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DECEMBER 2013/JANUARY 2014 DIGITAL EDITIONDECEMBER 2013/JANUARY 2014 DIGITAL EDITION

Features:

Digging Deep: Next Generation Sequencing for Mitochondrial DNA Forensics
By Terry Melton 
Due to the unforeseen popularity of mitochondrial DNA analysis, in 2013 forensic science is bumping up against the few remaining technical challenges in mtDNA analysis and ready to embrace some new tools for dealing with those challenges. Next Generation Sequencing is one of those new tools, poised to become a big player in forensic testing and equal to the challenges experienced by mtDNA practitioners.

Crime Scene Diagramming: Back to Basics
By Kent E. Boots
It is quite common in crime scene reconstruction for some type of analysis, e.g., trajectory, blood spatter, etc., to be based on measurements taken at a crime scene. The foundation for the analysis is based on the assumption that adequate and proper scene measurements were obtained. If the methodology is called into question during a legal proceeding, then the resulting analysis could be challenged as well.  

Finding the Missing Link
By Douglas Page 
Crime linkage systems can play a significant role in the apprehension of human trafficking gangs when scant traditional evidence exists. Computerized crime linkage systems are meant to assist police in determining whether crimes have been committed by the same offender.  

Book Excerpt: Bosnia’s Million Bones
By Christian Jennings

The ICMP was now committed to the task of sifting through the pieces of the world's largest forensic puzzle. Thousands of bodies had been exhumed from mass graves in Bosnia and families and relatives of the missing had formed themselves into associations to collect blood samples.

Columns:

The Importance of Being Transparent
By Chris Asplen
We are putting DNA and its capabilities directly in the hands of police more and more every day. As we expand the use of local databases and as police request more consensual investigative samples from suspects and move toward the implementation of Rapid DNA testing of reference samples in booking station settings, law enforcement will need to be more open and transparent about how they are using the technology and for what purpose.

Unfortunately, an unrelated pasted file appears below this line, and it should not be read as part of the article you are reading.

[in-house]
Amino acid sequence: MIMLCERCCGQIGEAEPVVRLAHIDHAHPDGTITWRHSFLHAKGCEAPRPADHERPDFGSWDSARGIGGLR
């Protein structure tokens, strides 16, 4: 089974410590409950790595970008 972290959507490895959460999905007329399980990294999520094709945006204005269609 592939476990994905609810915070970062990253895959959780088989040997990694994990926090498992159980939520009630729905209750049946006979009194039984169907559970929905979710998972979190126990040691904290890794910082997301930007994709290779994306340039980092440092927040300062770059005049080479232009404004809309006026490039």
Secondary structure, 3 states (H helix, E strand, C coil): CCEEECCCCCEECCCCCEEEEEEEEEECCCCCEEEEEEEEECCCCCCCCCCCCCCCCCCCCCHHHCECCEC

Communication is Key: Part 1
By Vince McLeod, CIH
Revising OSHA's Hazard Communication Standard will improve the quality, consistency, and clarity of hazard information that workers receive, making it safer for workers to do their jobs and easier for employers to stay competitive in the global marketplace. The changes were made to incorporate the best from the United Nations' Globally Harmonized System of Classification and Labeling of Chemicals.

Solid State Drives: Part 4
By John J. Barbara
The way in which an SSD stores data is totally different from how data is stored on a traditional hard drive. To fully comprehend how an SSD functions and provide insight into their forensic examination, it is necessary to understand SSD terminology.

Wal-Mart Stores, Inc. Leads with E-Discovery: Part 1
By Ken Mohr and Larry Depew
Ken Mohr heard about the project Larry Depew and his company was doing with Walmart and wanted to learn more about the trend for convergence of E-Discovery and digital forensic services. This two part article shares what was learned within the quiet, but exploding world of digital forensics.

Preventing Crime Scene Contamination
By Dick Warrington
Crime Scene Officers investigating a scene have a crucial responsibility: to find and preserve evidence. In the past, we simply pulled on a pair of gloves and maybe a mask to filter out odors, and got to work. Nowadays, we know that’s not enough to protect scenes from unintentional contamination of evidence. You can prevent most contamination by planning ahead and developing standard methods for working a scene.

 

 

 
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